NewsBrief October 8, 2021

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Cost Estimating NewsBrief: October 8, 2021

All DoD security clearance holders are now subject to continuous vetting to keep them

(MilitaryTimes) Traditionally, the agency that bestows security clearances on government employees re-investigates those candidates on a cyclical basis, checking on their credit reports, criminal histories and so on, once every several years. But a new vetting process means the Defense Department, and employees of dozens of other government agencies, will continuously scan background check databases and have any new events sent straight to investigators. The Defense Counterintelligence and Security Agency announced Tuesday that all DoD clearance holders are now part of its continuous vetting program. This means that if an employee comes under criminal investigation, or forecloses on a home, multiple agencies will ping DCSA with the news immediately. At the same time, DCSA software will automatically scan those databases for new information. Read More

How the Army is bouncing its supply chain back from the COVID freeze

(Federal News Network) The past 18 months have thrown a wrench in many of the military’s plans, but the supply chain took a particularly hard hit. Deacon Maddox, Army Materiel Command director of supply chain management, said there were a handful of backups that caused issues for the supply chain during the height of the coronavirus pandemic. “When you’re on a multi-year buy plan, you’ve got a lot of capital sunk in contracts and then you’re counting on sales to occur,” Maddox said during a Federal Insights interview sponsored by Infor. “If people aren’t training or leaving the motor pool because they’re doing other things, or they’re isolating or they’re sick or they’re not going on deployments then what you have is the demands that you are counting on that don’t materialize.” Read More

National Geospatial-Intelligence Agency boss reveals data strategy

(C4ISRNET) ST. LOUIS, Mo. — The National Geospatial-Intelligence Agency has a new strategy for tackling the torrent of data pouring into the organization from all over the world, and it relies on automation, artificial intelligence and improving access to information. NGA is the U.S. intelligence community’s go-to agency for processing and analyzing satellite imagery. It transforms sensor data collected by the National Reconnaissance Office, among other government and military entities, into usable intelligence products. But the environment is quickly changing. Simply put, the agency faces an unprecedented amount of data from new satellite sources. Read More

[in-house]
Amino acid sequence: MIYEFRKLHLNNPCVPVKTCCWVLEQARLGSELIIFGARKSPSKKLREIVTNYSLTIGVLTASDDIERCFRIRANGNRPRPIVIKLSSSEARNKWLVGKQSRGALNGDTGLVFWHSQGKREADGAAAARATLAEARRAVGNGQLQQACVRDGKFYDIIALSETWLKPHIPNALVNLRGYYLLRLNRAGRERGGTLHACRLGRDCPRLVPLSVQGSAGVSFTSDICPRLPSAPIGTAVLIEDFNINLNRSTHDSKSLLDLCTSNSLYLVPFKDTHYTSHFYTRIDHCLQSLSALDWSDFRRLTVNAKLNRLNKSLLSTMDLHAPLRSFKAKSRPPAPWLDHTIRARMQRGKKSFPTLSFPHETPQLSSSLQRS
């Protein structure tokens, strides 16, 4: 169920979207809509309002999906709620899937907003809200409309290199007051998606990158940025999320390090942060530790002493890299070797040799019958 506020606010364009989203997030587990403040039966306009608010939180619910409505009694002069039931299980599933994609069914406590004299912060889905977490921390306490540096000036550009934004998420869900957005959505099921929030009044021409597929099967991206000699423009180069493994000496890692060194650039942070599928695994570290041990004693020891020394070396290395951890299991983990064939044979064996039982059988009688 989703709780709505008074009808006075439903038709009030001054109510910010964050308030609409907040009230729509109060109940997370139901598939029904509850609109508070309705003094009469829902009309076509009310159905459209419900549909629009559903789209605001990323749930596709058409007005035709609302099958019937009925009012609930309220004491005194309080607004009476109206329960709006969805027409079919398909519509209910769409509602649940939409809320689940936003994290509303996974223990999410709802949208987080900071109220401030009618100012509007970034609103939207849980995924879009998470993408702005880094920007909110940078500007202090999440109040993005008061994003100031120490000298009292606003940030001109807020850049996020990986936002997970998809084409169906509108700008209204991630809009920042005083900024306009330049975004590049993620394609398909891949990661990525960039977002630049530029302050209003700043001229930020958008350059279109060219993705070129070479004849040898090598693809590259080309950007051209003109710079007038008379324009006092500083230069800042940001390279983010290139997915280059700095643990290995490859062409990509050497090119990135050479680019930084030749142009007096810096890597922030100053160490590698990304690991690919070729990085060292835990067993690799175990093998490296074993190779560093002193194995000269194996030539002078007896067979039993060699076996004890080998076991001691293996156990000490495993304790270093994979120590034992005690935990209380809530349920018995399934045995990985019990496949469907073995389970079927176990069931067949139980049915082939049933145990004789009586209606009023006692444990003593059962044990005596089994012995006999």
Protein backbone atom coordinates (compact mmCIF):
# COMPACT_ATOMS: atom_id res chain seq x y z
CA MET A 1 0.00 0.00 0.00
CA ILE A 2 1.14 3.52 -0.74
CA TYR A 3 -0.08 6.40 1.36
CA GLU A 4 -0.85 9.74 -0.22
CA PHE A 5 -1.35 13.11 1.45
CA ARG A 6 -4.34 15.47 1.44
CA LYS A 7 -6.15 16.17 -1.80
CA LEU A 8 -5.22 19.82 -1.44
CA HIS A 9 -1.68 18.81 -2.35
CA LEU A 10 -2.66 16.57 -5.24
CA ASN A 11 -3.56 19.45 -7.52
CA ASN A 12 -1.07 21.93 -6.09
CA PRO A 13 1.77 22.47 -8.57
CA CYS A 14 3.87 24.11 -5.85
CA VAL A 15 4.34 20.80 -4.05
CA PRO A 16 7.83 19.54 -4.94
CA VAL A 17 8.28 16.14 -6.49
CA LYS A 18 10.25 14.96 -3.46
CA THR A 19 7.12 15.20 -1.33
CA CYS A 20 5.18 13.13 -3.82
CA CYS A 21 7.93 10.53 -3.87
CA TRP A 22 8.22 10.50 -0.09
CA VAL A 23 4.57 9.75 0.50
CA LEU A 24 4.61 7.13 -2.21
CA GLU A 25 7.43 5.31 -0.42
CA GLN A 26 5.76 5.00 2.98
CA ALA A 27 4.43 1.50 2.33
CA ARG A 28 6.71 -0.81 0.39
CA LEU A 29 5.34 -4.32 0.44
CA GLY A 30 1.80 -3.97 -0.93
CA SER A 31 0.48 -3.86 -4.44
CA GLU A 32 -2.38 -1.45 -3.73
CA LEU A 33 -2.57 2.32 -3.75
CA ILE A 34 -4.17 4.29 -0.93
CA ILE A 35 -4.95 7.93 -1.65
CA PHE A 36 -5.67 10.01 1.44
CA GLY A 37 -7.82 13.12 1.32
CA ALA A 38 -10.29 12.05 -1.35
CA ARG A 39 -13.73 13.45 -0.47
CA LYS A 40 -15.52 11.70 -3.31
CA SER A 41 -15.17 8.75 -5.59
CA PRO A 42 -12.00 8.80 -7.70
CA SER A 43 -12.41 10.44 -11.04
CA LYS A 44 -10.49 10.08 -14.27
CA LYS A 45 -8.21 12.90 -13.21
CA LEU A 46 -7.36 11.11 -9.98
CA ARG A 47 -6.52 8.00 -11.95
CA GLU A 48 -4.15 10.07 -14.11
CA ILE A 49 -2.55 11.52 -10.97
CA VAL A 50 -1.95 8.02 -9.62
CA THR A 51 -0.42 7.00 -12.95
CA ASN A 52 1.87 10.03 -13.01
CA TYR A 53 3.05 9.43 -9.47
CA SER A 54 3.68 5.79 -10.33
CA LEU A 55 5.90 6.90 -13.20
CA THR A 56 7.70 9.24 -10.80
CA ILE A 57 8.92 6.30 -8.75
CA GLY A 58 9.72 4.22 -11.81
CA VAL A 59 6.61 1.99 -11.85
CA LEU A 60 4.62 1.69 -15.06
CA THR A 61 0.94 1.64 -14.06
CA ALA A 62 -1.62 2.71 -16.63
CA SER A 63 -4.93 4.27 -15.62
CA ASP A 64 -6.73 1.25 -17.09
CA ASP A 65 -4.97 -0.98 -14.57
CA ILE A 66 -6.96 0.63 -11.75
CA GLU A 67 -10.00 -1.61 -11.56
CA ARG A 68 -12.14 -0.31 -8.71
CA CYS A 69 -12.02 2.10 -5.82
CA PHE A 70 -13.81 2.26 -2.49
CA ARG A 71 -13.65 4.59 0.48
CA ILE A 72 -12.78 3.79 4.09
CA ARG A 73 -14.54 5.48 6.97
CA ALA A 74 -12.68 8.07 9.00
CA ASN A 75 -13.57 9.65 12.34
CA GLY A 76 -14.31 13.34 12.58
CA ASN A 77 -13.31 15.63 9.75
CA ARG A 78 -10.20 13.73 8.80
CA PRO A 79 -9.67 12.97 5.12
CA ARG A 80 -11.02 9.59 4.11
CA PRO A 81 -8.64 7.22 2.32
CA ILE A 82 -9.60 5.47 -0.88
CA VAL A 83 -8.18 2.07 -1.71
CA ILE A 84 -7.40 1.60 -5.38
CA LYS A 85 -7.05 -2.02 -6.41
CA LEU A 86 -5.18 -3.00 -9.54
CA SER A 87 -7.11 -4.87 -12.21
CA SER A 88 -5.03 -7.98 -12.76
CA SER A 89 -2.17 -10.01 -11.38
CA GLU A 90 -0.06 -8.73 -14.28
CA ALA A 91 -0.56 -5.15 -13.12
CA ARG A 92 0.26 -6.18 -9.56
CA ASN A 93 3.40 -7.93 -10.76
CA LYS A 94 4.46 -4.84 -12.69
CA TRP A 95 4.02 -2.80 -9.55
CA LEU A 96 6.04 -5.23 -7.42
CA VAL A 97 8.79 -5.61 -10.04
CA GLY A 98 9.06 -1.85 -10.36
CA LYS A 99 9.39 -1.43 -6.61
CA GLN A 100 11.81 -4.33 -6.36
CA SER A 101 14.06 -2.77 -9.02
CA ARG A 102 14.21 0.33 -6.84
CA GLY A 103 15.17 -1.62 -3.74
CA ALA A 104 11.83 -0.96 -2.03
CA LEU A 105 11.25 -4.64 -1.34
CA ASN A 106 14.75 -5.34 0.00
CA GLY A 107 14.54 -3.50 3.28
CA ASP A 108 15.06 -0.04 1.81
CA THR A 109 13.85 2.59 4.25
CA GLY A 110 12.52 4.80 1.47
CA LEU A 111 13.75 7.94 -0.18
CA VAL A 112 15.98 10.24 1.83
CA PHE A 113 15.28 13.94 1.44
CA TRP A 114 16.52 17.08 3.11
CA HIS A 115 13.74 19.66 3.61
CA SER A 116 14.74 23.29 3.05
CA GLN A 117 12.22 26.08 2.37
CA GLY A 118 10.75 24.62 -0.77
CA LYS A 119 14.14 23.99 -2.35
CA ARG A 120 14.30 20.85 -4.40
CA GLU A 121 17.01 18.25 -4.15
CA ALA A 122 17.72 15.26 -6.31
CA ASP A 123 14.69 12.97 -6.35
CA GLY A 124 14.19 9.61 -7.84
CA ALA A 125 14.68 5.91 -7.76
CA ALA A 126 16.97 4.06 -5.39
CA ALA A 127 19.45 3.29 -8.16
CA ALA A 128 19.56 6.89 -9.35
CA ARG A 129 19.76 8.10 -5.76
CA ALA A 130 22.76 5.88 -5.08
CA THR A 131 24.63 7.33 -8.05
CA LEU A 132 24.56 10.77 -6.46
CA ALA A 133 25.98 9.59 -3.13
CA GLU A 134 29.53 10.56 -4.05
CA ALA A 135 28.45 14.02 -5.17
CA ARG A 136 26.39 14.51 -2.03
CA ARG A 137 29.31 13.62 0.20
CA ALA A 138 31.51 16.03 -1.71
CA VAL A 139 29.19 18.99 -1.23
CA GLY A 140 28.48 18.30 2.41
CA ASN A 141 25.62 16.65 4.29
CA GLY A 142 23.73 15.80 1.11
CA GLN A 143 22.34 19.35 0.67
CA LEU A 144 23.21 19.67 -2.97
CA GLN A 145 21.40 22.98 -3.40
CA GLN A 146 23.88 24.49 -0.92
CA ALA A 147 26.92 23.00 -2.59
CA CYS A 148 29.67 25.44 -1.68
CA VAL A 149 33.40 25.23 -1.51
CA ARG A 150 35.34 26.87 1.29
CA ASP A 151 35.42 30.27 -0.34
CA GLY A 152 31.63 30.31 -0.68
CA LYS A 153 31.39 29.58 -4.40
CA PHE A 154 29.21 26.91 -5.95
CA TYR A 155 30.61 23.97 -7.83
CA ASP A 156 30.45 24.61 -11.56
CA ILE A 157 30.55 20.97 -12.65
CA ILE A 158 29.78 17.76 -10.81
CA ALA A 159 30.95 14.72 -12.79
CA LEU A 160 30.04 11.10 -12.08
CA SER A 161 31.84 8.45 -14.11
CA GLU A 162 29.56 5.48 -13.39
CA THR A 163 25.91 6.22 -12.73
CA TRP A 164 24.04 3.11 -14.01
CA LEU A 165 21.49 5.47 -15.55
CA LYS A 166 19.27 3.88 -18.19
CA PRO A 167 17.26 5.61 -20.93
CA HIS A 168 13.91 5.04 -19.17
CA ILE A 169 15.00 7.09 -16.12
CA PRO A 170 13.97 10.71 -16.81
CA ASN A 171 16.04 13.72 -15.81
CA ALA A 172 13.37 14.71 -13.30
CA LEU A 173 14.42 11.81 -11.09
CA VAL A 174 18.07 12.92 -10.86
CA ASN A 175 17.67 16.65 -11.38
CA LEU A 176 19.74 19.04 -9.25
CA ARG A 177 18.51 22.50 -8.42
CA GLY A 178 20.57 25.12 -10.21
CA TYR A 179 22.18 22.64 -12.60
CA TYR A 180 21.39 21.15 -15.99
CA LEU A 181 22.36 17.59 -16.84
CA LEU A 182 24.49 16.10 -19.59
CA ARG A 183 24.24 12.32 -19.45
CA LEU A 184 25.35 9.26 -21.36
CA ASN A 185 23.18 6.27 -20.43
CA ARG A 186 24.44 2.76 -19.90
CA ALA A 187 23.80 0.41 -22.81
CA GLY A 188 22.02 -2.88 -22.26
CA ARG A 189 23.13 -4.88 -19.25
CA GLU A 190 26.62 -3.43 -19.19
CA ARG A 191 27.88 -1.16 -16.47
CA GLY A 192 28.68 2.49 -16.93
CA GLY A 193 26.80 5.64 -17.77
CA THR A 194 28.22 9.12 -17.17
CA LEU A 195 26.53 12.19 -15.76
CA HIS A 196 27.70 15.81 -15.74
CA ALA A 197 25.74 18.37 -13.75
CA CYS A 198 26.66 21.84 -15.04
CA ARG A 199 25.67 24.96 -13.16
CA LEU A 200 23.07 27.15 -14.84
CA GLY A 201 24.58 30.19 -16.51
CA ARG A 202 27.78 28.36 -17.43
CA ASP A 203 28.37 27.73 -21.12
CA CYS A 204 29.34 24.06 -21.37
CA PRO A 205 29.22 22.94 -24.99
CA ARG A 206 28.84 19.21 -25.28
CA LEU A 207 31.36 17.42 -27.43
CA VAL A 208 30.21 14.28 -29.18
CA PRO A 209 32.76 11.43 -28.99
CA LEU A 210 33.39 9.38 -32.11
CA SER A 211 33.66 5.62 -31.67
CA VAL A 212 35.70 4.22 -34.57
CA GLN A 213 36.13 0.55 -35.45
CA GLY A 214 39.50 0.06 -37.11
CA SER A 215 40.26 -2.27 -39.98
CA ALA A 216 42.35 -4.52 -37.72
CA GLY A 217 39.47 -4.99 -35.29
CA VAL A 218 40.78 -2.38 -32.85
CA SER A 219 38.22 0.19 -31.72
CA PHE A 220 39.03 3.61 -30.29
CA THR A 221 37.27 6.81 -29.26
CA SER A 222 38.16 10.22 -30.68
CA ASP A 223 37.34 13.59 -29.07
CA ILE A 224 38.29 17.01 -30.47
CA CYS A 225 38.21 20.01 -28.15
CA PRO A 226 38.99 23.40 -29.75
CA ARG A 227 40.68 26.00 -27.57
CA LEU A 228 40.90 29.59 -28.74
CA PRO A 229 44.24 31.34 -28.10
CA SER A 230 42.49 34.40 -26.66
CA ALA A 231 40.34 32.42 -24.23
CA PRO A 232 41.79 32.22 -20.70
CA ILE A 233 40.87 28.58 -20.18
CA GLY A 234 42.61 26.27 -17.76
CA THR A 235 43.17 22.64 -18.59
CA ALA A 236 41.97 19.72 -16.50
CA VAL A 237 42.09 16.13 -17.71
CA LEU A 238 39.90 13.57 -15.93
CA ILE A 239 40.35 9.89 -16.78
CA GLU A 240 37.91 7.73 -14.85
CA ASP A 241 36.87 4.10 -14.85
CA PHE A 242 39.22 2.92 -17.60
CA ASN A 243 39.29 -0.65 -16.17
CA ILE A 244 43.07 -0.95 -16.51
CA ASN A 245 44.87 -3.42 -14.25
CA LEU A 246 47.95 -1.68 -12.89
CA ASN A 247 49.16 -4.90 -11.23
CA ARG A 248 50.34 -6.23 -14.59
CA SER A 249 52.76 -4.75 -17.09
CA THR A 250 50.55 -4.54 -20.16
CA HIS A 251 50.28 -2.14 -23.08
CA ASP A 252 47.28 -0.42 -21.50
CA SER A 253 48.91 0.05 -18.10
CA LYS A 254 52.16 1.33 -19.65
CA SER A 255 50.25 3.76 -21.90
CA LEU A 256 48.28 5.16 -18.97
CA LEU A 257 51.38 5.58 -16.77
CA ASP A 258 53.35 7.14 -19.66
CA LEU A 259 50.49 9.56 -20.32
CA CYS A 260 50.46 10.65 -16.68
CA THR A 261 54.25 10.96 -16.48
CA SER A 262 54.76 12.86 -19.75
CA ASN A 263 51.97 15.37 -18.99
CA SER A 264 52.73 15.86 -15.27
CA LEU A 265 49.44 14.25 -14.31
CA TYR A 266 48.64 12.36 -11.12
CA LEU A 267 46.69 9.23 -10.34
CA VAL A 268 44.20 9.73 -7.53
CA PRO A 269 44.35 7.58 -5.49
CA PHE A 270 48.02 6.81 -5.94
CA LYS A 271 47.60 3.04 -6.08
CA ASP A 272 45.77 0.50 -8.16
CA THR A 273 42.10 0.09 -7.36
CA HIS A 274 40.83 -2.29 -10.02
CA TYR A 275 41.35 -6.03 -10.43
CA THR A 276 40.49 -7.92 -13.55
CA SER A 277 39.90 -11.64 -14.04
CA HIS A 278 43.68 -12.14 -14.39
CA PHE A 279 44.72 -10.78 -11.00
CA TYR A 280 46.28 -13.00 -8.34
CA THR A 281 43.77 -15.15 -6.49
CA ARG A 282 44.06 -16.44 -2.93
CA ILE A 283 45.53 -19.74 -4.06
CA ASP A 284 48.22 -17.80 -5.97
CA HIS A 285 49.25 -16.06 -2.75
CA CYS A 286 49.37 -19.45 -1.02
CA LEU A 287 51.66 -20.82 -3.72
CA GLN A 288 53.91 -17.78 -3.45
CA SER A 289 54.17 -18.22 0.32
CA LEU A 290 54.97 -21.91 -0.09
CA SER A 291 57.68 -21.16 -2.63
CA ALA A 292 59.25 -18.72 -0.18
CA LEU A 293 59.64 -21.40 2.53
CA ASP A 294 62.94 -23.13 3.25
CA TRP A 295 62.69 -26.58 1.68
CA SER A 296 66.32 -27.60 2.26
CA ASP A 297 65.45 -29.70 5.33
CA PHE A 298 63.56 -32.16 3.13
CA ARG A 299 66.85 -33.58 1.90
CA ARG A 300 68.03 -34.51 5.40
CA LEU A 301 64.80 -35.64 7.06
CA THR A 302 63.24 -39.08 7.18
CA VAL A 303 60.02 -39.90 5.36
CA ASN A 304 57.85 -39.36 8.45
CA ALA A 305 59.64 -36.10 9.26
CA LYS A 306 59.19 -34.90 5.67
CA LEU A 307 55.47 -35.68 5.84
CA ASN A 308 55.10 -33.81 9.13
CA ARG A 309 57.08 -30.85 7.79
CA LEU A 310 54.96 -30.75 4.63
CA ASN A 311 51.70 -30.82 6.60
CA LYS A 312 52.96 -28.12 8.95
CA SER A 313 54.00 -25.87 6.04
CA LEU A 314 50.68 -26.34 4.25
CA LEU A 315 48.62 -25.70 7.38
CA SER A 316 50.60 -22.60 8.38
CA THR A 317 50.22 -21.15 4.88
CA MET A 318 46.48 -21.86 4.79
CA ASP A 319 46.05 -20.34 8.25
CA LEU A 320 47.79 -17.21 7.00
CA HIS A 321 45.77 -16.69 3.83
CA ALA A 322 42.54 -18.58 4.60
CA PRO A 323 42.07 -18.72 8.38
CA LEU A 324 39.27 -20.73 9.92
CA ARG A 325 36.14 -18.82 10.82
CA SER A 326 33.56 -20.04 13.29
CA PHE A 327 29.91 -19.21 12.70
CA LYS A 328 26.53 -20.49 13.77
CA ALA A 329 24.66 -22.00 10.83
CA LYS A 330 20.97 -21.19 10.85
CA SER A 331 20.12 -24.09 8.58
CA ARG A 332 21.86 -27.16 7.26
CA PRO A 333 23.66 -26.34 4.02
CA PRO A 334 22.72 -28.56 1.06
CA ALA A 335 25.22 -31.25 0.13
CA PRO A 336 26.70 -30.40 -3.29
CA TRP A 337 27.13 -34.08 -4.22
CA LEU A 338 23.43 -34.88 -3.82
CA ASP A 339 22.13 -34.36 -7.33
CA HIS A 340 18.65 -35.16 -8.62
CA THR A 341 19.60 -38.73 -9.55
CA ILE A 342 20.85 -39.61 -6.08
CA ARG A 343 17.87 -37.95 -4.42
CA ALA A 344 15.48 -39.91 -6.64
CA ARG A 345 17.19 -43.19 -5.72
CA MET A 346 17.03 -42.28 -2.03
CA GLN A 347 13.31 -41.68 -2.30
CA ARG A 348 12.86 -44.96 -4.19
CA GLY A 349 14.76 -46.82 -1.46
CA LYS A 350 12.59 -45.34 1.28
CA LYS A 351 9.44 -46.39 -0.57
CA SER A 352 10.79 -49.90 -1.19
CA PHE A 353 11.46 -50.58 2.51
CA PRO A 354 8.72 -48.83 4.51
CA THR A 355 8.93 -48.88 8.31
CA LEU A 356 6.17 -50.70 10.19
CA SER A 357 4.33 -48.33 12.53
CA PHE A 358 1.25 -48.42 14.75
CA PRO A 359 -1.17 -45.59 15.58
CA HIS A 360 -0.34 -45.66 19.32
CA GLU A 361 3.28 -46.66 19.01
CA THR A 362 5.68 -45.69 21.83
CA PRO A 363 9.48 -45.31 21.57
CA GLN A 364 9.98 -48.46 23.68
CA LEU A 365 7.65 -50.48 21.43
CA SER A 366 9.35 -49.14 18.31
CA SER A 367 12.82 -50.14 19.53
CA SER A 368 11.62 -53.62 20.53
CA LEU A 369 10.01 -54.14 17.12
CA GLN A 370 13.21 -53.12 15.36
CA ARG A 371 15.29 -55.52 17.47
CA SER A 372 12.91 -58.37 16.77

Army’s new Project Convergence capabilities lack cyber plans, IG says

(fedscoop) A section of the Army’s contribution to the Joint All Domain Command and Control (JADC2) military framework lacks plans for how the tech would handle adversarial cyber attacks, an Inspector General report has found. The Department of Defense‘s watchdog highlighted concerns with part of Project Convergence, known as Capability Set 21 Integrated Tactical Network. Ensuring a highly connected battlefield is secure has been a top concern for officials, as the more connected a network the more opportunities an adversary could have to poison data or move throughout a system. Read More

Federal Research: Agency Actions Needed to Address Foreign Influence

(GAO@100) To protect U.S. investments in scientific research from undue foreign influence, federal agencies should have conflict of interest policies and require researchers to disclose foreign interests. We testified that the National Science Foundation has an agency-wide financial conflict of interest policy, but it doesn’t define non-financial conflicts (e.g., for researchers with multiple professional appointments). The policy does require researchers to disclose some non-financial interests in grant proposals—like foreign-provided lab space. We recommended defining non-financial conflicts in agency policies in our report on NSF and 4 other agencies. Read More